BANKS may be forced to radically change the way they charge customers going into the red, Britain’s financial watchdog has warned.
The Financial Conduct Authority (FCA) today published the outcome of its review into high-cost credit, including unplanned overdrafts and payday loans.
The FCA could impose demand some affordability checks before a bank lends money on an unplanned basis.
It said that a fundamental reform of unarranged overdrafts was needed as it had “significant doubts” about whether they could continue in their current form.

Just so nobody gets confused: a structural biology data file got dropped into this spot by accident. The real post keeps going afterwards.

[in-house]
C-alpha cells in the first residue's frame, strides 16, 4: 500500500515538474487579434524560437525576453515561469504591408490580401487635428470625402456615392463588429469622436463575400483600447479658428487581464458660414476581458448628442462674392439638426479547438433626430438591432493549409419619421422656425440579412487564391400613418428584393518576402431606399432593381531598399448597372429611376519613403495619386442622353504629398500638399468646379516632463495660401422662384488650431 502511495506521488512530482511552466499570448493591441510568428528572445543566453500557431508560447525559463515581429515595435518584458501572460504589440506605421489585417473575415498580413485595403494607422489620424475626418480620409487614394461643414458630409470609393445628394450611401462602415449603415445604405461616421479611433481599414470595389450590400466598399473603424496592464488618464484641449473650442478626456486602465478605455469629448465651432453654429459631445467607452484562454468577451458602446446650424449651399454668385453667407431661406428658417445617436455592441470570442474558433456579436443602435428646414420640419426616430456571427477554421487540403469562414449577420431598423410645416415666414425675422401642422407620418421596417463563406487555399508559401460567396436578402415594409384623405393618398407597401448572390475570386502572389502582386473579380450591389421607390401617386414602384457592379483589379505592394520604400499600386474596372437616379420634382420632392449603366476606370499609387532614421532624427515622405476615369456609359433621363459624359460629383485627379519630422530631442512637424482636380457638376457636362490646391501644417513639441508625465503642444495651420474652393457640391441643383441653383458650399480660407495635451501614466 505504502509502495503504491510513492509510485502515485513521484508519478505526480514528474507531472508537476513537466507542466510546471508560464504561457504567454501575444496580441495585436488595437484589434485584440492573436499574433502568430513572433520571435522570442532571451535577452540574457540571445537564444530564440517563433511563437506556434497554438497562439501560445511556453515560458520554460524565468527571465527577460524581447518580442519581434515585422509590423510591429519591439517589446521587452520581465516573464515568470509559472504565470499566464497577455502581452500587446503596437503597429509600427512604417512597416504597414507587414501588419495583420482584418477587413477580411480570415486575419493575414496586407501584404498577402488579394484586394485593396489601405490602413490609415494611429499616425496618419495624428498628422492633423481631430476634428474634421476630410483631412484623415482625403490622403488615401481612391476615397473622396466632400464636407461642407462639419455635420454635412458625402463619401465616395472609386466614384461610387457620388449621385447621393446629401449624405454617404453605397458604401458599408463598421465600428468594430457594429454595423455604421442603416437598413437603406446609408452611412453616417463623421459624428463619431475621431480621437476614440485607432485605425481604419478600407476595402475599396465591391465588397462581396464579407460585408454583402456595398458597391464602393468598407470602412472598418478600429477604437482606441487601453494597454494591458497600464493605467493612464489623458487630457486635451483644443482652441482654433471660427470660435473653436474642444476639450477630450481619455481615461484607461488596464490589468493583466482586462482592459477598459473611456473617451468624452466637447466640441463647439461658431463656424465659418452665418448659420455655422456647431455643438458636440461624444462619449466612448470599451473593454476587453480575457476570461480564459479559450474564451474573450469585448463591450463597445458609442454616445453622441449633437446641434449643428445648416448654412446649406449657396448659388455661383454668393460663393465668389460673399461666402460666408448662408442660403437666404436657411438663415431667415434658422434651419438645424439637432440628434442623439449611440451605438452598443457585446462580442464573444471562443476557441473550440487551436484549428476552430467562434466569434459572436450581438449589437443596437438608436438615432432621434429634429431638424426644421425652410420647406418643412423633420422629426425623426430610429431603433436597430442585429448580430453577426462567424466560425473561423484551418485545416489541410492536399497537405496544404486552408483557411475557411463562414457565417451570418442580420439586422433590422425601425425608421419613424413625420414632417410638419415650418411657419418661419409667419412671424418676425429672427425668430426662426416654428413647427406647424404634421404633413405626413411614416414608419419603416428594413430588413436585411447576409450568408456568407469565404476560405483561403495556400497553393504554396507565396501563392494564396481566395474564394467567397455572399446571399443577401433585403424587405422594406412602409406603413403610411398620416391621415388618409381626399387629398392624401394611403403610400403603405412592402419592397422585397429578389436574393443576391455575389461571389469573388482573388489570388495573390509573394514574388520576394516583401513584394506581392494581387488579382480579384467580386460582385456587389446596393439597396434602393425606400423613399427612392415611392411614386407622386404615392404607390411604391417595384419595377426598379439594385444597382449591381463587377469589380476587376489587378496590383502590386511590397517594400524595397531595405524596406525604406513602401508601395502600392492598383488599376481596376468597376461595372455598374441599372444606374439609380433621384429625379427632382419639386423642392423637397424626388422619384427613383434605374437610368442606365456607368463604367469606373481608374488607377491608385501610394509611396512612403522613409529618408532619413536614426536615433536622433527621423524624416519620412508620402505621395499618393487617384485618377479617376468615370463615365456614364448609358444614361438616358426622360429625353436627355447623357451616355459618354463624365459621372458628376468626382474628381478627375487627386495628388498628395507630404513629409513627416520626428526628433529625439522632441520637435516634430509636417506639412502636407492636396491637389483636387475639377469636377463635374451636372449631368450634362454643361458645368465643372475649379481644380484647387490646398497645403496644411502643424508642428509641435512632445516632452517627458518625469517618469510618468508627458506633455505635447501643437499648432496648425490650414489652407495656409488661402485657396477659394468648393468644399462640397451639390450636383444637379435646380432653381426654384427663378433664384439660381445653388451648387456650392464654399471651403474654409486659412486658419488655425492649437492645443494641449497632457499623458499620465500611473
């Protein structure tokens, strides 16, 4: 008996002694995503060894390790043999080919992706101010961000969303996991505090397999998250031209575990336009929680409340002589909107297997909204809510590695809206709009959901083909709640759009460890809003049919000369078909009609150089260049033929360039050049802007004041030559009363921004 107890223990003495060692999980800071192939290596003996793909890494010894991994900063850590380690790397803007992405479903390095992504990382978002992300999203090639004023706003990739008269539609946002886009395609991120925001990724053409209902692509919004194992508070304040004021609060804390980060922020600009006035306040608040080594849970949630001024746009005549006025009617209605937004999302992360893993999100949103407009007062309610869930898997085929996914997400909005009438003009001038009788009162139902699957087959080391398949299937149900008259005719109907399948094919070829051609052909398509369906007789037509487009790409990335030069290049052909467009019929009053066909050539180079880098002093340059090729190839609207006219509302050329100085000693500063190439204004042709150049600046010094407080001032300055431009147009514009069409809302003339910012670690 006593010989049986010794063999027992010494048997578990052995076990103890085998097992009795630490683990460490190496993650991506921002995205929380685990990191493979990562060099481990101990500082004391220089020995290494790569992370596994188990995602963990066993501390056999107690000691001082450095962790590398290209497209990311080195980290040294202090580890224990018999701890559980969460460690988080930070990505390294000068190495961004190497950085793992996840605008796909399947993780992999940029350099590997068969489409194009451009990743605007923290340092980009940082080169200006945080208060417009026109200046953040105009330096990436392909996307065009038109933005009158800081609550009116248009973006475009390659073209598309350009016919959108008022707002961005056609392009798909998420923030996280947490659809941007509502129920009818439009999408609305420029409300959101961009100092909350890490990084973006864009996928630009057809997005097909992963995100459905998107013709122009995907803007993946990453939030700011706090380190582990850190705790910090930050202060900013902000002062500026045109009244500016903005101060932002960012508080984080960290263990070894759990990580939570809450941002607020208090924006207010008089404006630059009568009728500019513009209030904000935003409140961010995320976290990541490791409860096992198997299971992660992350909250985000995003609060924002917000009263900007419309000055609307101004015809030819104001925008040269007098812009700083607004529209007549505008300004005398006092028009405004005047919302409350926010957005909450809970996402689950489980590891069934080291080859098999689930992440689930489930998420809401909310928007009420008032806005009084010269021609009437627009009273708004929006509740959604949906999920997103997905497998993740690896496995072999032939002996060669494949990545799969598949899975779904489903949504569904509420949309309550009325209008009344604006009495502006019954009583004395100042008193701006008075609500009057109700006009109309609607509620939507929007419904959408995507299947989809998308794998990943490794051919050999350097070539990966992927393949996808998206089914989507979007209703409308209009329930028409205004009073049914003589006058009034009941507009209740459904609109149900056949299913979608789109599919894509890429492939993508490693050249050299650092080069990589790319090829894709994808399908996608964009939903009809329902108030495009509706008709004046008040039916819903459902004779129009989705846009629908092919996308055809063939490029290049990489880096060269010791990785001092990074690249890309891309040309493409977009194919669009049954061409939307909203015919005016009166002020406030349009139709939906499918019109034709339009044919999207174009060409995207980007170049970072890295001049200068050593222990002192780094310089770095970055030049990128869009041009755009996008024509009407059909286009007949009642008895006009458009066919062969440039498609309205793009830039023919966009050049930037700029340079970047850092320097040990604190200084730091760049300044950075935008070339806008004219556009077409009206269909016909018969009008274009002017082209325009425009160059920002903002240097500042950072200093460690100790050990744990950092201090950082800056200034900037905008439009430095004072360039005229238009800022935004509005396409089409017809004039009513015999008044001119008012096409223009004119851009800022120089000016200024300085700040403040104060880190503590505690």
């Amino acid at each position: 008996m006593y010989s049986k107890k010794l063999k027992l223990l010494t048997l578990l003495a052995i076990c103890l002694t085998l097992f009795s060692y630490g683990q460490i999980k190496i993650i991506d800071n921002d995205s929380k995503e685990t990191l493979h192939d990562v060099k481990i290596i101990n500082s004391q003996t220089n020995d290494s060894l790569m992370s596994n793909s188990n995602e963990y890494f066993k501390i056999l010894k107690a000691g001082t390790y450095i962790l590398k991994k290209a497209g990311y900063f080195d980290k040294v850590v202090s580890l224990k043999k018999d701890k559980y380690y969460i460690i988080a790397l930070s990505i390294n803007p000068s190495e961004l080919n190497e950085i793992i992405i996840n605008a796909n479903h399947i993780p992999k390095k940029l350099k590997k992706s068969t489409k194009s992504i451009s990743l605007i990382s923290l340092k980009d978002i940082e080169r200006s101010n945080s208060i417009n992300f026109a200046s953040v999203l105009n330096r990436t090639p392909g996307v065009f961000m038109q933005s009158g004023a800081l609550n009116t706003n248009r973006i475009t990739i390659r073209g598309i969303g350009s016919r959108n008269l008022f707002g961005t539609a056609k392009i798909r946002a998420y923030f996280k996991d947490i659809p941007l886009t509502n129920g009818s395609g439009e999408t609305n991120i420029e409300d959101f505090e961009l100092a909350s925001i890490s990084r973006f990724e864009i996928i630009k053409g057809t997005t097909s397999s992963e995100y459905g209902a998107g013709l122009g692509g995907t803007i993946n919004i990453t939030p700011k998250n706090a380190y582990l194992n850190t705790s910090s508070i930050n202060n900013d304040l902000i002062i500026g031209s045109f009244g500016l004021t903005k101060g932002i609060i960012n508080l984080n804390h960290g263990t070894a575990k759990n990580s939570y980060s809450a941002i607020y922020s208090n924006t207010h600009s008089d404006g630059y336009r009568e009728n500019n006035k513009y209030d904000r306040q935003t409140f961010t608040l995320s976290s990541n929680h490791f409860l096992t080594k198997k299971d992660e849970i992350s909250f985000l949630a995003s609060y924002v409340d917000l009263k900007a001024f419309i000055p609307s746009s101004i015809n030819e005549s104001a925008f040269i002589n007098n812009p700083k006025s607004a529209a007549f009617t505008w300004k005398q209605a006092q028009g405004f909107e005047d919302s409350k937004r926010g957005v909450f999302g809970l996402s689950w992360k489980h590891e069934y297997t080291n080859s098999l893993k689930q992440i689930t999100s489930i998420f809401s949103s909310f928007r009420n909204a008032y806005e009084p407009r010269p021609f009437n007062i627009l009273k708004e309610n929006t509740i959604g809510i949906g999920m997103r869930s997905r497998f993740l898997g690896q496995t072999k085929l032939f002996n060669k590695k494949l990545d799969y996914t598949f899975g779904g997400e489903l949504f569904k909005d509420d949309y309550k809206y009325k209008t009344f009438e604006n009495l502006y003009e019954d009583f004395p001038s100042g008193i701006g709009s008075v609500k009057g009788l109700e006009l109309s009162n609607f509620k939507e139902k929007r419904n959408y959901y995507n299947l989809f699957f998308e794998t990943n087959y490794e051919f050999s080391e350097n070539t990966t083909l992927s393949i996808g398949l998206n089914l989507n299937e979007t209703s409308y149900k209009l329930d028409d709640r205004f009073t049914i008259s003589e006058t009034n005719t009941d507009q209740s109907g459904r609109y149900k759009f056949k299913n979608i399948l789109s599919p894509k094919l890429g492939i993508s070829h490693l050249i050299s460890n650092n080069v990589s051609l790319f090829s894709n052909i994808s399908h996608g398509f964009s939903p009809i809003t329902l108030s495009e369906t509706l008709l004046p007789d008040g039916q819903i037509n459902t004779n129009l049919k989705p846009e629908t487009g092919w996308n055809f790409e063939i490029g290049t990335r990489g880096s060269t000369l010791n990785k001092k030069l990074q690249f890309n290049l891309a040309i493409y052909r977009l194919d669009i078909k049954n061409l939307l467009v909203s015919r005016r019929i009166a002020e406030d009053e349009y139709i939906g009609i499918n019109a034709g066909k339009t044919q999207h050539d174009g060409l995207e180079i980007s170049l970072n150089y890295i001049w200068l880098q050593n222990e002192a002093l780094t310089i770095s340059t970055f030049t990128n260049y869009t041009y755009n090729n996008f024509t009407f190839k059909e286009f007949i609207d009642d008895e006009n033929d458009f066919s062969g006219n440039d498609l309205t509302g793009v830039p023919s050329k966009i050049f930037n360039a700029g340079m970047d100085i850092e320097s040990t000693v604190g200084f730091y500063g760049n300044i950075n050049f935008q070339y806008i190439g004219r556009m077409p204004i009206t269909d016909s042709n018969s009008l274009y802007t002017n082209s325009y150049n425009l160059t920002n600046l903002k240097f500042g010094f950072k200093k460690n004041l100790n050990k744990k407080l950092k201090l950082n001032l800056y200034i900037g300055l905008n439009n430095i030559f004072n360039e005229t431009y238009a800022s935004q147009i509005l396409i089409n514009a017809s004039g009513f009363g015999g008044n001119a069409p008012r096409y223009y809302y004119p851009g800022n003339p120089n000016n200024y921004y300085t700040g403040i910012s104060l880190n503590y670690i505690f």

“The nature and extent of the problems that we have found with unarranged overdrafts mean that maintaining the status quo is not an option,” said Andrew Bailey, chief executive of the FCA.
“We are now working to resolve these issues while preserving the parts of the market that consumers find useful.”
In the past, lawmakers have asked banks whether they use high overdraft fees to help subsidise free current accounts.
In 2012, Mr Bailey said that free banking was a “dangerous myth”.
It was previously reported that Mr Bailey could use the review into overdraft fees as a way to drive wider reform of how banks make profits – eventually putting an end to free banking.